• We are in the milky way galaxy and like most things in the universe galaxies rotate.
  • The whole universe has more than a billion galaxies that really far apart.
  • Once you get outside our solar system, the distances between stars and galxies are so big that kilometers aren't enough.
  • So scientist use light years instead.
  • A light year is the distance that light travels through a vacum in one year.
  • When a really big star uses up all its fuel it explodes leaving a black hole.
  • Astronomers detect black holes by observing x-rays emitted by hot gases from other stars as they spiral into the black hole.
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Exploring the solar system.

  • We can explore space using manned spacecraft..
  • The solar system is big so sending manned space craft can take years.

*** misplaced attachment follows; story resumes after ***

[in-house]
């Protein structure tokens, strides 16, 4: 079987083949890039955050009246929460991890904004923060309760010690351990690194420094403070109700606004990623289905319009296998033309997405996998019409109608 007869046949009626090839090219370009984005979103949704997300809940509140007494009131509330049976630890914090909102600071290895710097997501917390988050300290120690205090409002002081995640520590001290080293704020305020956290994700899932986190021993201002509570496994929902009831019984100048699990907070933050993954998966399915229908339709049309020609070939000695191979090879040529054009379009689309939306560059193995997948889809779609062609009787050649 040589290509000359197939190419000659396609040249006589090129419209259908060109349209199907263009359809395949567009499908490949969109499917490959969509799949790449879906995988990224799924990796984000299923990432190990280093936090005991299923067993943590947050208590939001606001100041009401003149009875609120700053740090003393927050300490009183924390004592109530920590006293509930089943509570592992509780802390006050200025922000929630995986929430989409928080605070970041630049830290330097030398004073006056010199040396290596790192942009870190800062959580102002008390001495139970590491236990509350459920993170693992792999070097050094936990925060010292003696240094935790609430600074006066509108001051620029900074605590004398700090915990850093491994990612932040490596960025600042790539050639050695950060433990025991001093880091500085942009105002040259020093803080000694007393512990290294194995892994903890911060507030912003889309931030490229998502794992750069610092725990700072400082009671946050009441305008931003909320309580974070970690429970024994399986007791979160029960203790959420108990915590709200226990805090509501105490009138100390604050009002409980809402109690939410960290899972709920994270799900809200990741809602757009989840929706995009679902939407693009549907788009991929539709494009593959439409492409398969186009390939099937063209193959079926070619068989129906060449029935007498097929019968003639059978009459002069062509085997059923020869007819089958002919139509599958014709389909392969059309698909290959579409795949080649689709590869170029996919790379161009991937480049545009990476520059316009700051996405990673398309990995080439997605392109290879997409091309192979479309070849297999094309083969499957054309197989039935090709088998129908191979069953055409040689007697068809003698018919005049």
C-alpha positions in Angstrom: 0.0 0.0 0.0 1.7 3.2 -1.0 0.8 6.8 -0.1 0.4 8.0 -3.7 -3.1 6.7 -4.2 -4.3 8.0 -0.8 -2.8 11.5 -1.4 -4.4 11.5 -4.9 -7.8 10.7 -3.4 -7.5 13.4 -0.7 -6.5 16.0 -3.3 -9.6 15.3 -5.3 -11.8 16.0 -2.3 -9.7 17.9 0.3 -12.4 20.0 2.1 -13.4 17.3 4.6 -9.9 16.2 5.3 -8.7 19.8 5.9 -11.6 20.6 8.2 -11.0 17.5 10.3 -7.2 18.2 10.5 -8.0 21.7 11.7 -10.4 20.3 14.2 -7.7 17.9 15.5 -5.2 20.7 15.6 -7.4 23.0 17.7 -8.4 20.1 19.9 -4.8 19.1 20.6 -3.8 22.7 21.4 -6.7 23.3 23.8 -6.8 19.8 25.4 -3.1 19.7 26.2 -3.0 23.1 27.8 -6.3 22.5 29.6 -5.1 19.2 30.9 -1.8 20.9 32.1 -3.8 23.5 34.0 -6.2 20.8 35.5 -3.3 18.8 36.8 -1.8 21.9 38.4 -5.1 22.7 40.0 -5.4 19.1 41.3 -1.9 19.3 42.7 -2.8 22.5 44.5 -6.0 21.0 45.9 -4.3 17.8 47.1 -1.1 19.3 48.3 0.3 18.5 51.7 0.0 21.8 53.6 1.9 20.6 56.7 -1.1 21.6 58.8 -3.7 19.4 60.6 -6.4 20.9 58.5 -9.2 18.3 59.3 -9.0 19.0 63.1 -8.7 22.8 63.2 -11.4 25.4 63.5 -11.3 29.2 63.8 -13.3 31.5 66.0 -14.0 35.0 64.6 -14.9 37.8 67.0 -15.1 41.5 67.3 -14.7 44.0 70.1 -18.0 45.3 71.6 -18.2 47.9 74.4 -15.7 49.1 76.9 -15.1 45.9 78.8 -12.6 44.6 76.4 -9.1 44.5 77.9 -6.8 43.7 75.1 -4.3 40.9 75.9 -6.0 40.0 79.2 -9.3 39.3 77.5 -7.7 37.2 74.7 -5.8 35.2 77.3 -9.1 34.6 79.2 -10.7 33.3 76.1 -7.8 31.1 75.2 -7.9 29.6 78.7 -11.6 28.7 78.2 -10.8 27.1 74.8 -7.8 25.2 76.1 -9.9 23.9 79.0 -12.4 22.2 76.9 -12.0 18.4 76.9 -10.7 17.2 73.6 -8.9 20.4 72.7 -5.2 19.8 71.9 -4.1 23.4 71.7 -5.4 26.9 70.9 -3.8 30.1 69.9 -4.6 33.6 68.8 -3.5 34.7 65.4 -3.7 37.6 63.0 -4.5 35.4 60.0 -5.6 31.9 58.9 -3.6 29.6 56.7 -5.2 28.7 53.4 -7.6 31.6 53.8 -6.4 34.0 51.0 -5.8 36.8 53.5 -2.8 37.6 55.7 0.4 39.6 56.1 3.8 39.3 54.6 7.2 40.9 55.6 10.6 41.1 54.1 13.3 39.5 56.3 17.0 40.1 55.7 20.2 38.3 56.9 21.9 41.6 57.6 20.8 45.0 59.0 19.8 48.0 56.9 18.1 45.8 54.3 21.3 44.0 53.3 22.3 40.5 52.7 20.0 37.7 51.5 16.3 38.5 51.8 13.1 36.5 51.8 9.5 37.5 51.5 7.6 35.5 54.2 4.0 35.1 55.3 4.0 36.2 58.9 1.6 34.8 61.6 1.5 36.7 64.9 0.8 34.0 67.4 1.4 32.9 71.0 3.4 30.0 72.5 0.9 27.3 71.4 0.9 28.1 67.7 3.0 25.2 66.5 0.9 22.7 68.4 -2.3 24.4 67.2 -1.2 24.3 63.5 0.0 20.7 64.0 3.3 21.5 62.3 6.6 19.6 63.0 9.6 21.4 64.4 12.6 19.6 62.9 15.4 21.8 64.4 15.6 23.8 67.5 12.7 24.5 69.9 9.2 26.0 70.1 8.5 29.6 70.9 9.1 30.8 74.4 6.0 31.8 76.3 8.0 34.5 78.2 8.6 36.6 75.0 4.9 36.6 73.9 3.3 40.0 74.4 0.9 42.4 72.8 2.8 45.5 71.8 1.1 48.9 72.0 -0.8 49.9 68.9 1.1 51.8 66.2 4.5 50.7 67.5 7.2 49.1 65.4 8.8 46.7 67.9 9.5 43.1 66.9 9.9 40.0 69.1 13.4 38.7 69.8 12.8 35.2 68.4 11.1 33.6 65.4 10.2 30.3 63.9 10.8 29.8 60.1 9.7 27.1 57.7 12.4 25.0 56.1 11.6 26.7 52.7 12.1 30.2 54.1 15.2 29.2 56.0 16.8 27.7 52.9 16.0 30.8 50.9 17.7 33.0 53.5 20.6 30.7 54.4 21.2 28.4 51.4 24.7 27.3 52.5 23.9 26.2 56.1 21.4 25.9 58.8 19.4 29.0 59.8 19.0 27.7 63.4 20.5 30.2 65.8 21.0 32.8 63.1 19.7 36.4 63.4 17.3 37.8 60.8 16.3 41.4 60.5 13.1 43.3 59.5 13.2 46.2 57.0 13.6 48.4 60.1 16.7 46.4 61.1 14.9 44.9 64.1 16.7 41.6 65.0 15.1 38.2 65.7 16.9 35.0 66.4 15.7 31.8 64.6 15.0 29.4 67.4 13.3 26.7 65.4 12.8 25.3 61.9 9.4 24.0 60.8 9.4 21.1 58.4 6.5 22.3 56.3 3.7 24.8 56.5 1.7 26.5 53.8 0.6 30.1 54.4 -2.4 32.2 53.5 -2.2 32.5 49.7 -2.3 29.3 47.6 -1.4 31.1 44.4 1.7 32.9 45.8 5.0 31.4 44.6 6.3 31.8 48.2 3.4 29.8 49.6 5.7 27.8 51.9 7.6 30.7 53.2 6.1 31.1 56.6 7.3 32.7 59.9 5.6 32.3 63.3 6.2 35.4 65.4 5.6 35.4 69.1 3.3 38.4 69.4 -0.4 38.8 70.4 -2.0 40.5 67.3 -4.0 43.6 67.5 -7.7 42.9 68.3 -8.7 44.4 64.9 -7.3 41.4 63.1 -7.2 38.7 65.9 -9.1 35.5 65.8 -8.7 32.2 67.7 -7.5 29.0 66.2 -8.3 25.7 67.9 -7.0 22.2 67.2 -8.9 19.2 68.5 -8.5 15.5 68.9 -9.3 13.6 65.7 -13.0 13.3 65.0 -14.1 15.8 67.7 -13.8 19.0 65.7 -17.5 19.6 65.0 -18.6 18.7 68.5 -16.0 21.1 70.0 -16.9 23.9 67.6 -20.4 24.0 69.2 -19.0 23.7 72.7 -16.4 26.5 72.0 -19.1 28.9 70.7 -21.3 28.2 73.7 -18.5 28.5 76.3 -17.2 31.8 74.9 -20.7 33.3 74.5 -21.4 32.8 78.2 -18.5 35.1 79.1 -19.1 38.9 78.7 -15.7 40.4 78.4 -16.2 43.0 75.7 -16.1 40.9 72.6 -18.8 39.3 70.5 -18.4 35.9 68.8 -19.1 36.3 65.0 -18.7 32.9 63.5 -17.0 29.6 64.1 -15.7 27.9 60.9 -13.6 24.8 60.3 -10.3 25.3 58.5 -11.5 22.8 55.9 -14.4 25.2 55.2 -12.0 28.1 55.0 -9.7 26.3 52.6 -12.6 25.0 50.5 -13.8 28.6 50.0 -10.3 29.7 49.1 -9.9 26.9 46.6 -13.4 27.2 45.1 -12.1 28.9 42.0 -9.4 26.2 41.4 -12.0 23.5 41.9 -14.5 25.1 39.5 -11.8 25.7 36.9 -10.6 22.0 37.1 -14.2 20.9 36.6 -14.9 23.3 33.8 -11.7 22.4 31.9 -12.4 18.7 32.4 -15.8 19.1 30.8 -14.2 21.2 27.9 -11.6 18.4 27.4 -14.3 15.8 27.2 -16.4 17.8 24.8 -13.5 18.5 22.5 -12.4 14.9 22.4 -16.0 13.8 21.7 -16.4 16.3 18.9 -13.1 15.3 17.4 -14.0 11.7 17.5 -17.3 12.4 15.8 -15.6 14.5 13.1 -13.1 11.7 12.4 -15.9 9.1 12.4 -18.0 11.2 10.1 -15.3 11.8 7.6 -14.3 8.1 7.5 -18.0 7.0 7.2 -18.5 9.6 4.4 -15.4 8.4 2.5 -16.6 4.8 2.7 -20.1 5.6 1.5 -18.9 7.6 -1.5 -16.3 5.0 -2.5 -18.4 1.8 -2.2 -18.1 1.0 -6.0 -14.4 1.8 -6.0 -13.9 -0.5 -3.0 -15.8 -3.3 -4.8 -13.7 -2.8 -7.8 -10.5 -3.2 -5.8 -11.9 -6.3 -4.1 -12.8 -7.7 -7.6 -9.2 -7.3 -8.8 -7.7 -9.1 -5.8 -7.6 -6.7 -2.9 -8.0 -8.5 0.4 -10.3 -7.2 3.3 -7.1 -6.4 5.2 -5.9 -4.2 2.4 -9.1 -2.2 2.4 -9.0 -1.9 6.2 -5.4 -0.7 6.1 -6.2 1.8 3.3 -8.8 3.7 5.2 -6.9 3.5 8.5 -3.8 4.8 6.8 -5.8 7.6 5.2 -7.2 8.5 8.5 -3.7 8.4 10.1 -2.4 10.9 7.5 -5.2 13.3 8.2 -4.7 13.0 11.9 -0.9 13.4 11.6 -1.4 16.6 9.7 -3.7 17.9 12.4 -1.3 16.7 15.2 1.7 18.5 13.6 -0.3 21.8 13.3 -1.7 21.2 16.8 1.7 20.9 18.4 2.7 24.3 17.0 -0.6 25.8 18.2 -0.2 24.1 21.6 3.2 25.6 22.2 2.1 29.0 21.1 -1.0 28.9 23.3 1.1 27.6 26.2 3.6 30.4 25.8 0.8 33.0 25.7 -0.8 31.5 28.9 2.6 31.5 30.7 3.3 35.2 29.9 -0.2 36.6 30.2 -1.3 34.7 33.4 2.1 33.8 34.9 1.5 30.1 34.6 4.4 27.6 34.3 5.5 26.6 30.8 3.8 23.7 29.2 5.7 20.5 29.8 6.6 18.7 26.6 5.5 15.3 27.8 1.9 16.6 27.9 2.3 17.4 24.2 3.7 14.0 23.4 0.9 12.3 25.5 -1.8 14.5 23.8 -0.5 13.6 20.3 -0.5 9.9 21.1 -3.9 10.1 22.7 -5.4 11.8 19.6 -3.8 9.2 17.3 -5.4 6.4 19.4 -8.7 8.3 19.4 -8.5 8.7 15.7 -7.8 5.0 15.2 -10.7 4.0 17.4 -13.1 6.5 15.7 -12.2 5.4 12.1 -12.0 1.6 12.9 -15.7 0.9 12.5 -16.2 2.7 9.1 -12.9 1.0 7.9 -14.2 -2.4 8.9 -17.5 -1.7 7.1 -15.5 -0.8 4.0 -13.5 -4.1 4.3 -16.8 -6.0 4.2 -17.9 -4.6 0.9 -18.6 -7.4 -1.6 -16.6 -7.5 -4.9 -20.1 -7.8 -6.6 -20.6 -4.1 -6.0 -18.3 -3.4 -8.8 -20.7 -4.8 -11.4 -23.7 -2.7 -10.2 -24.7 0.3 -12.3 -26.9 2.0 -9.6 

• The spacecraft would need to carry lots of fuel making it heavy It would be difficult keeping the astronauts alive and healthy for that time...
  • The space craft would have to carry food, water and oxyge.
  • You'd need to regulate the temperature and remove toxic gases.
  • the spacecraft would have to sheild the astronauts from radiation
  • Long periods in low gravity causes muscle wastage and loss of bone tissue.
  • It can be psychologiacally stressful.
  • Sending unmanned probes is easier.
  • Advantages...
  • They don't have to carry food, water and oxygen.
  • They can withstand conditions that would be lethal to humans.
  • With no people taking up room more instruments can be fitted.
  • They're cheaper - they carry less and don't have to come back to Earth.
  • If a probe crashes or burns no one gets hurt
  • Disadvantages...
  • They can't think for themselves and do maintenance. 
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The origin of the universe.

  • The universe seems to be expanding...
  • Looking at light from distant galaxies we see that the frequencies are lower than they should be - they're shifted towards the red end of the spectrum.
  • Measurement of red-shift suggest that all the distant galaxies are moving away from us whichever way you look.